Sunday October 22nd 2017

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Matching Yarnovers

eyeletsYarnovers: how big are yours? In knitting, often it’s the tiny little details that make a huge difference in whether the end product looks hand-made or home-made. Being able to adjust the size of your eyelets within your lace or other knitting can be key to beautiful knitting; elementary, perhaps, but often not even considered by many.

You might want your eyelets to all be the same size, or you might want others within a pattern to be larger or smaller–it’s all up to you! These are the decisions that call for opinion and artistic expression by the knitter, and part of what makes your knitting yours.

Public Service Announcement: I’ve noticed that some of the searches done that lead people to this post are something along the lines of “why are my yarnovers so big?” In the interests of being perfectly clear: a yarnover’s size ultimately depends on how much yarn is in the yarnover. The more yarn in the yarnover, the bigger the eyelet is after you’ve knitted into it on the next row. The less yarn is in the yarnover, the smaller the eyelet is. The first thing to try to tighten up your eyelet is to yarnover more tightly. After that, Sidney’s advice given below takes over.

In a recent discussion on Ravelry, Sidney (from Omaha, NE, USA) gave a run-down of the different yarnovers (between the combos of knit and purl) and a short discussion of how much yarn goes into each one. So if you’re unhappy with the look of your yarnovers, you can play with the size of the eyelets, making for a better look to your lace or eyelet pattern.

Here’s the info, lifted from the thread (with Sidney’s permission, of course!):

Traditional yarnovers move the yarn counter-clock-wise (western style knitting) around the needle (or clockwise in eastern style knitting) and are worked in the following row so as to keep the loop as open as possible. I’m describing western style here.

  • K, yo, k means knit one, take the yarn between the tips of the needles to the front, then knit the next stitch. The yarn will go over the top of the needle, making the yarnover.
  • k, yo, p means knit one, bring the yarn between the tips of the needles to the front, over the needle to the back, and between the needle tips again to the front and purl the next stitch.
  • p, yo, p means purl one, take the yarn over the needle to the back, then between the tips of the needles to the front, and purl the next stitch.
  • p, yo, k means purl one, don’t move the yarn to the back, just knit the next stitch, and the yarn will go over the needle all by itself. Or you can purl one, take the yarn over the top of the needle to the back and knit the next stitch. Same thing, just one looks cooler at the knitting group.

Clearly, some of these methods take up more yarn than others and make a bigger hole. Yarnovers followed by a purl stitch make big holes, those followed by a knit stitch make smaller ones when you’re wrapping counter-clockwise.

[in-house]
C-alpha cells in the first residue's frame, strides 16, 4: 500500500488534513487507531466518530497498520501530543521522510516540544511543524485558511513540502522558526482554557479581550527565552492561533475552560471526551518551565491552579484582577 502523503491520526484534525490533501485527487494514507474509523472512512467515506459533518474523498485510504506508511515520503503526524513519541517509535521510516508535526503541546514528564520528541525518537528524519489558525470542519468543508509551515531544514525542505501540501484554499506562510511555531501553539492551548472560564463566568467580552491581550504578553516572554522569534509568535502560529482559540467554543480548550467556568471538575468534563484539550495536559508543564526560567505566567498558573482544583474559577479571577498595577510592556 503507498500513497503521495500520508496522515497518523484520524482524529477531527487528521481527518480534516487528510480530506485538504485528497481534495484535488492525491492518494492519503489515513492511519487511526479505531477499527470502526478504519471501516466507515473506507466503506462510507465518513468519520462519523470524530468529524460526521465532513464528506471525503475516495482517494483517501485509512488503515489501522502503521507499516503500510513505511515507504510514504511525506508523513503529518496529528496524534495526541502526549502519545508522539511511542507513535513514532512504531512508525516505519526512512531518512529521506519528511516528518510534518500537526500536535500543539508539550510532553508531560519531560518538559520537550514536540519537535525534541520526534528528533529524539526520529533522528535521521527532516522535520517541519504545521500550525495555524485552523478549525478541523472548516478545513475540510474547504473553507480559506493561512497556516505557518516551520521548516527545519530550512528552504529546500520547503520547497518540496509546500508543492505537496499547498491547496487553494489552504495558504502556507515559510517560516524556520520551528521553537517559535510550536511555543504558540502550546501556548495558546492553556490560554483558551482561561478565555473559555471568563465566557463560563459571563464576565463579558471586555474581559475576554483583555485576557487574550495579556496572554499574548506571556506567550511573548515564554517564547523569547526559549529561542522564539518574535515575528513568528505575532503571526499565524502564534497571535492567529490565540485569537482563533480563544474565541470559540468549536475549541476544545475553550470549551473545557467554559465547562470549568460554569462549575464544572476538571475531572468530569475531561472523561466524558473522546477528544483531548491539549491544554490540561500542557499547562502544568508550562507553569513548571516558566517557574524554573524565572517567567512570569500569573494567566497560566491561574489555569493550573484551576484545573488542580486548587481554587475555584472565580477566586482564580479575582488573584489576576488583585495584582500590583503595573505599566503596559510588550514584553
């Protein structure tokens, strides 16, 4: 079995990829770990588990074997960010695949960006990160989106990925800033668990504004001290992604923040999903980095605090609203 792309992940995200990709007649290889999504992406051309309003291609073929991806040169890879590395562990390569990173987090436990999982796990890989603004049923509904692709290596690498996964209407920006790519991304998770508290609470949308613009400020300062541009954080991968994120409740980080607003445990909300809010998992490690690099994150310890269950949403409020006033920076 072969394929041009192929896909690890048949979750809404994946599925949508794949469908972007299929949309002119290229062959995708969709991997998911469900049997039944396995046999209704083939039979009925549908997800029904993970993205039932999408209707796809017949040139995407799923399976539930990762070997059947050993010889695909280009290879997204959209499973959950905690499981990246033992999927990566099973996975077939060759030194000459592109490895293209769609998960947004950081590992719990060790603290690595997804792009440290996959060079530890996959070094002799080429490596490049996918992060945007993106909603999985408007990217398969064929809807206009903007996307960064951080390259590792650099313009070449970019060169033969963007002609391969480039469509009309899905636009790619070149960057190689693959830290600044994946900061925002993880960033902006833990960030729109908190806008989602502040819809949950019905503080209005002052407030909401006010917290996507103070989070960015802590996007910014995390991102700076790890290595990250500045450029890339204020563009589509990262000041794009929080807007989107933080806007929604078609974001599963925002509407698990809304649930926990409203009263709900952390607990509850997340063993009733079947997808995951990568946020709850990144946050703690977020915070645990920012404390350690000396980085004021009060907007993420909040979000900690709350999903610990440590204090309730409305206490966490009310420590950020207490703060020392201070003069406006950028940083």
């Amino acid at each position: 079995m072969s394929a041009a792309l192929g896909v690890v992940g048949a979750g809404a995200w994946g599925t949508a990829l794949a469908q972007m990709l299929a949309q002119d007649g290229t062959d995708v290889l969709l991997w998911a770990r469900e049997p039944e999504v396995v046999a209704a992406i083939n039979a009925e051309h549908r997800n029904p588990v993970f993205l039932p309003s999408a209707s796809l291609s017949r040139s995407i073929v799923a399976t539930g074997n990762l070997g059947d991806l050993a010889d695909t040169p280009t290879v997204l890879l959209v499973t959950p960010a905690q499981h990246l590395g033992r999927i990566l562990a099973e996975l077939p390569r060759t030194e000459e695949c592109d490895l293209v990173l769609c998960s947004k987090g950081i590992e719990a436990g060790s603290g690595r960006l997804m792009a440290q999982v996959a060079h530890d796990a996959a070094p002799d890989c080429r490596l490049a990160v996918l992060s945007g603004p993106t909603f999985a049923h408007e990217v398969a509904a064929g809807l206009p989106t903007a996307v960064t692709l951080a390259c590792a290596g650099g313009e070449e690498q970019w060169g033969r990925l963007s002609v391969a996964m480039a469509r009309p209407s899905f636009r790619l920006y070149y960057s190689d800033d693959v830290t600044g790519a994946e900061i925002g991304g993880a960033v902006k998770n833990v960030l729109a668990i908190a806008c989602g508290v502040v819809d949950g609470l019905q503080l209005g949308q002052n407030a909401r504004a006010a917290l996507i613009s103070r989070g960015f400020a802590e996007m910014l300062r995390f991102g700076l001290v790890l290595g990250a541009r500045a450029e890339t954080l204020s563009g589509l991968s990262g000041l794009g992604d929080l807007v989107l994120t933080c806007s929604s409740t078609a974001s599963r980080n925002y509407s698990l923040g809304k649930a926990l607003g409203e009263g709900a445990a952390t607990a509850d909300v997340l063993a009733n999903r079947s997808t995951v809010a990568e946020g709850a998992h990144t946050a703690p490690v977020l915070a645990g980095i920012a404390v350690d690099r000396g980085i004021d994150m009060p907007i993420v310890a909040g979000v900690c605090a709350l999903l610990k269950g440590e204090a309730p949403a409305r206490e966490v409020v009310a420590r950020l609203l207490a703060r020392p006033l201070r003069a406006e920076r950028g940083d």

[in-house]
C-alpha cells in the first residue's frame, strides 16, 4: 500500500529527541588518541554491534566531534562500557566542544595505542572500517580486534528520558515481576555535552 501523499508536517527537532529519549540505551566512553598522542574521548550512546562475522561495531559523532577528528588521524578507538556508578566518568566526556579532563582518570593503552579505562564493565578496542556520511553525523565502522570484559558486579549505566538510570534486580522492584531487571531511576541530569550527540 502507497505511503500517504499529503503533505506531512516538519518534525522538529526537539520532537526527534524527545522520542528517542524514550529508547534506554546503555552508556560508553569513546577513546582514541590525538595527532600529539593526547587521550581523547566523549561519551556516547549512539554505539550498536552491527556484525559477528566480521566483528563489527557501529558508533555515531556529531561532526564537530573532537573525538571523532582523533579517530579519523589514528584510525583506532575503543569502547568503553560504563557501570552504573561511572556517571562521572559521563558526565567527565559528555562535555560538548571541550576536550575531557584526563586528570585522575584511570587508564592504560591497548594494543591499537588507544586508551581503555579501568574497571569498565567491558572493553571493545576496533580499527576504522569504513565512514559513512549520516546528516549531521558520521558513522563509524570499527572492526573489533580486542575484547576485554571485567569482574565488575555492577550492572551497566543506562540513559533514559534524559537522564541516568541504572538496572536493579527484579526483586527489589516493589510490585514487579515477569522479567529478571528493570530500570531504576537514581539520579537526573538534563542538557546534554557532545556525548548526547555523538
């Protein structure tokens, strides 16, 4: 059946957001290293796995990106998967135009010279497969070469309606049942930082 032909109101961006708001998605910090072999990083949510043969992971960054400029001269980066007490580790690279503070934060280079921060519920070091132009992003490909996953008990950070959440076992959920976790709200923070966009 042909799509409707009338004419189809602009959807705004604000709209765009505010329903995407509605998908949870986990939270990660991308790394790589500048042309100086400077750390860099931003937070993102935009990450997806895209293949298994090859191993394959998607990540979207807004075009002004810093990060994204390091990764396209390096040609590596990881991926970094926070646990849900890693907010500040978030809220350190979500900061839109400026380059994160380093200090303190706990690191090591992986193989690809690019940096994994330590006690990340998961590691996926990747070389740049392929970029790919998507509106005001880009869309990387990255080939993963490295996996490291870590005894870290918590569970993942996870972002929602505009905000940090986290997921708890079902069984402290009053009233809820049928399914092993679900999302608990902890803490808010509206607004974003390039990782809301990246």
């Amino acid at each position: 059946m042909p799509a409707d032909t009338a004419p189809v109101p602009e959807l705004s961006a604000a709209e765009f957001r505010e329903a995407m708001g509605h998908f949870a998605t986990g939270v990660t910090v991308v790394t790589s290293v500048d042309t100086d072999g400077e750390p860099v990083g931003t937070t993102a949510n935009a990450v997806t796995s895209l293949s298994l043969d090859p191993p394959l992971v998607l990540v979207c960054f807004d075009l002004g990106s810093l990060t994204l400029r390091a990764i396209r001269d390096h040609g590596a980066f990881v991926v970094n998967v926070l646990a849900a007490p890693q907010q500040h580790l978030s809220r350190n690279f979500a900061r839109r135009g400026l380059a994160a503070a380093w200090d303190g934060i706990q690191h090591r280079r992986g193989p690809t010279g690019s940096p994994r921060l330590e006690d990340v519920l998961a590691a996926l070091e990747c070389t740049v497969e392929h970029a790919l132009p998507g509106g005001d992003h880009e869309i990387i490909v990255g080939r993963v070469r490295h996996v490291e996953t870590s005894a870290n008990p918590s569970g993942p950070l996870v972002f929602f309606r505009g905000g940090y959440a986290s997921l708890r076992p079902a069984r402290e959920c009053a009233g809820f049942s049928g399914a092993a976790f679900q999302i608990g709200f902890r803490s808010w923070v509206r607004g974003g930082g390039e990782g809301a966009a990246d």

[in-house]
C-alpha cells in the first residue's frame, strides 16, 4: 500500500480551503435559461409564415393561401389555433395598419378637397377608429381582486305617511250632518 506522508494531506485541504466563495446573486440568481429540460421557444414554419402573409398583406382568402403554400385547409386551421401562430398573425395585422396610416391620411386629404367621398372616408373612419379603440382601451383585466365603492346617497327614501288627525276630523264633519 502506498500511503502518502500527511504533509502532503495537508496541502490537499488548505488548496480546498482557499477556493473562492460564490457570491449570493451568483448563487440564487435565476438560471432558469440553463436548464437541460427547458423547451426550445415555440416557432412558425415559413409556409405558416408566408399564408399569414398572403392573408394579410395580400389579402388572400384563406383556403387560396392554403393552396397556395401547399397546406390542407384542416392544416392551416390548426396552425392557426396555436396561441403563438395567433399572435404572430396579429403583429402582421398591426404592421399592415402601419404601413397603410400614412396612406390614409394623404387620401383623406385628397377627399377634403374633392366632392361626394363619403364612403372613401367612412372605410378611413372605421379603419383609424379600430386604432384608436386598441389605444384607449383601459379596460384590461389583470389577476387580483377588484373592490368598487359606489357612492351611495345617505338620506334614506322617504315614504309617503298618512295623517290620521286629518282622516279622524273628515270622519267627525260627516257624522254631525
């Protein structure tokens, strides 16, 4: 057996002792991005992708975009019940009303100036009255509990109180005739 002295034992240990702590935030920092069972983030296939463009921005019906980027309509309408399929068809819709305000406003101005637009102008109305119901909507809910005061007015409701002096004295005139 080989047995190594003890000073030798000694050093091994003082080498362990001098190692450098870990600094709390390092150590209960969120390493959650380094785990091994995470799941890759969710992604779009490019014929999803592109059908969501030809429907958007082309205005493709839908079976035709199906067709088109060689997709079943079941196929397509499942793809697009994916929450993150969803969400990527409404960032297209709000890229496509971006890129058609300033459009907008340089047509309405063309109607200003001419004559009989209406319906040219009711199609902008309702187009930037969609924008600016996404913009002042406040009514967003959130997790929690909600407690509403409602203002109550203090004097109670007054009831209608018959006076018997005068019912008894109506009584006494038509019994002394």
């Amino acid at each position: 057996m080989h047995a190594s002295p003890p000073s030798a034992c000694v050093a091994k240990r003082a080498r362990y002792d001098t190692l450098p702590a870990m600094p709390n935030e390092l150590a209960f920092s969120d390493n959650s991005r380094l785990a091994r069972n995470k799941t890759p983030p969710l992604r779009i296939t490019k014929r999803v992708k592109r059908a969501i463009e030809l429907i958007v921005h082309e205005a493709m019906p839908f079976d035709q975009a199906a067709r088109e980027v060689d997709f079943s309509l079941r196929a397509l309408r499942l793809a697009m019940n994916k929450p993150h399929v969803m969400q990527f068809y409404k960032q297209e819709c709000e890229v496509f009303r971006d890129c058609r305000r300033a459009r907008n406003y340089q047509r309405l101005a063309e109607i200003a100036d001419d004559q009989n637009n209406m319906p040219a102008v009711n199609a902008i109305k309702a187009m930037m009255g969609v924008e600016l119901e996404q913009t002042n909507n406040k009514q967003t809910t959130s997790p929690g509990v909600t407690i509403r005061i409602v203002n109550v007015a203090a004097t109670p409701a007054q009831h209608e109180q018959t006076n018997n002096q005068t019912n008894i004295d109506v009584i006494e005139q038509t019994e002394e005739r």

So the other way to do yarnovers sets them up so instead of sitting on the needle the same way regular stitches do, this sets them up so they sit with the “back leg” first, so if you work them like usual, you will twist them, which closes them up even more. So you need to work these off through the back loop.

These are all worked with the yarn going clockwise around the needle.

  • K, yo, k means knit one, take the yarn over the needle to the front, then between the tips of the two needles to the back, knit the next stitch.
  • k, yo, p means knit one, bring the yarn over the needle to the front and purl the next stitch.
  • p, yo, p means purl one, take the yarn between the tips of the needles to the back, then purl the next stitch. The yarn will go over the top of the needle, making the next stitch.
  • p, yo, k means purl one, take the yarn between the needles to the back, over the top of the needle to the front, then back between the needles and knit one.

Yarnovers followed by a knit stitch make big holes, those followed by a purl stitch make smaller ones when you’re wrapping clockwise.

So, which ones match?

k, yo, k counterclockwise makes a small loop. 
p, yo, k counterclockwise makes a small loop. 
k, yo, p clockwise makes a small loop. 
p, yo, p clockwise makes a small loop.

k, yo, k clockwise makes a big loop. 
p, yo, k clockwise makes a big loop. 
k, yo, p counterclockwise makes a big loop. 
p, yo, p counterclockwise makes a big loop.

The loop size here is controlled by how far around the needle the yarn is traveling. Front, over the needle to the back and between the needles to the front again is going to make a longer loop than over the needle to the front between the needles to the back will.

You can close up any yo hole a bit more by twisting it when you work it off on the following row.

Sidney’s suggestion is to make a sampler of all your different yarnovers, write down what each eyelet was, and pin the paper to the sampler, just as our grandmothers once did, so you have a record of what each one looks like in your knitting. Then you have a reference swatch so you can easily decide which yarnover to use on any future projects.

Thanks, Sidney! Eyelet fanciers around the world (or at least the ones who read this blog) are grateful.

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2 Responses to “Matching Yarnovers”

  1. Catarry says:

    What a lovely, simple, clear rundown of how to vary eyelets. Great work…thank you so much! And for the reminder that making labeled sample swatches is ultimately a great reminder and shortcut…so double thanks!

  2. Kirstin says:

    Thank you!
    I’ve had an incredibly frustrating evening trying to make my yarnovers and eyelet holes match on both sides of the shawl I started. This should make all the difference!

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